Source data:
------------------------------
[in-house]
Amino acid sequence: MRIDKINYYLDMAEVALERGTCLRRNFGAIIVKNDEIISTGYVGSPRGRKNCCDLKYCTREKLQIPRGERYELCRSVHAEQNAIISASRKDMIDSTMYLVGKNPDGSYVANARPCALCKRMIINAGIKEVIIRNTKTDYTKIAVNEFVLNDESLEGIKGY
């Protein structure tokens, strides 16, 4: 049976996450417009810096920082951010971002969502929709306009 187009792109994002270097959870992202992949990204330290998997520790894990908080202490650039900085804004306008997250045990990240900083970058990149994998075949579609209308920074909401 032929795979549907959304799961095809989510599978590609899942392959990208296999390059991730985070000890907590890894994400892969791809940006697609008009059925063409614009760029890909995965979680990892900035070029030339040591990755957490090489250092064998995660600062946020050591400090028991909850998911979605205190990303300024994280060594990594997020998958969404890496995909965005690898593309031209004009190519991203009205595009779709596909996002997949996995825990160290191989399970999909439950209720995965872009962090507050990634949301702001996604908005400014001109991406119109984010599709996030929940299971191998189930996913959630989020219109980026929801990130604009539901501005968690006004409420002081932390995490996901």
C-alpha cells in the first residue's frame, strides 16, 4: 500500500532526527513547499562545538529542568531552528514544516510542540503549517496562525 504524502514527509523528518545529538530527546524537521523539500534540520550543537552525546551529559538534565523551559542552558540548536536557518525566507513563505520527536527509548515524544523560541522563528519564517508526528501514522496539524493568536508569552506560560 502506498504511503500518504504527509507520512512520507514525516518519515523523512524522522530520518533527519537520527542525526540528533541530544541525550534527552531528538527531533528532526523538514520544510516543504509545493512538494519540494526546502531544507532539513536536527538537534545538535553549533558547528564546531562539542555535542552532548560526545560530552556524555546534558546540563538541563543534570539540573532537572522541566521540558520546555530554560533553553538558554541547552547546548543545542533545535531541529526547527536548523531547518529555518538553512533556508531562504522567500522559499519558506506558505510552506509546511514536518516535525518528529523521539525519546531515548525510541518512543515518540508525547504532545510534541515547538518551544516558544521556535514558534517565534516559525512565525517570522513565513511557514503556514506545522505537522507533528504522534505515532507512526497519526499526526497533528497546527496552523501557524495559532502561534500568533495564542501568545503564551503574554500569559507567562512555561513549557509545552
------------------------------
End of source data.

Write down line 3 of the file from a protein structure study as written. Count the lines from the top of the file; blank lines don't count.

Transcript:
């Protein structure tokens, strides 16, 4: 049976996450417009810096920082951010971002969502929709306009 187009792109994002270097959870992202992949990204330290998997520790894990908080202490650039900085804004306008997250045990990240900083970058990149994998075949579609209308920074909401 032929795979549907959304799961095809989510599978590609899942392959990208296999390059991730985070000890907590890894994400892969791809940006697609008009059925063409614009760029890909995965979680990892900035070029030339040591990755957490090489250092064998995660600062946020050591400090028991909850998911979605205190990303300024994280060594990594997020998958969404890496995909965005690898593309031209004009190519991203009205595009779709596909996002997949996995825990160290191989399970999909439950209720995965872009962090507050990634949301702001996604908005400014001109991406119109984010599709996030929940299971191998189930996913959630989020219109980026929801990130604009539901501005968690006004409420002081932390995490996901």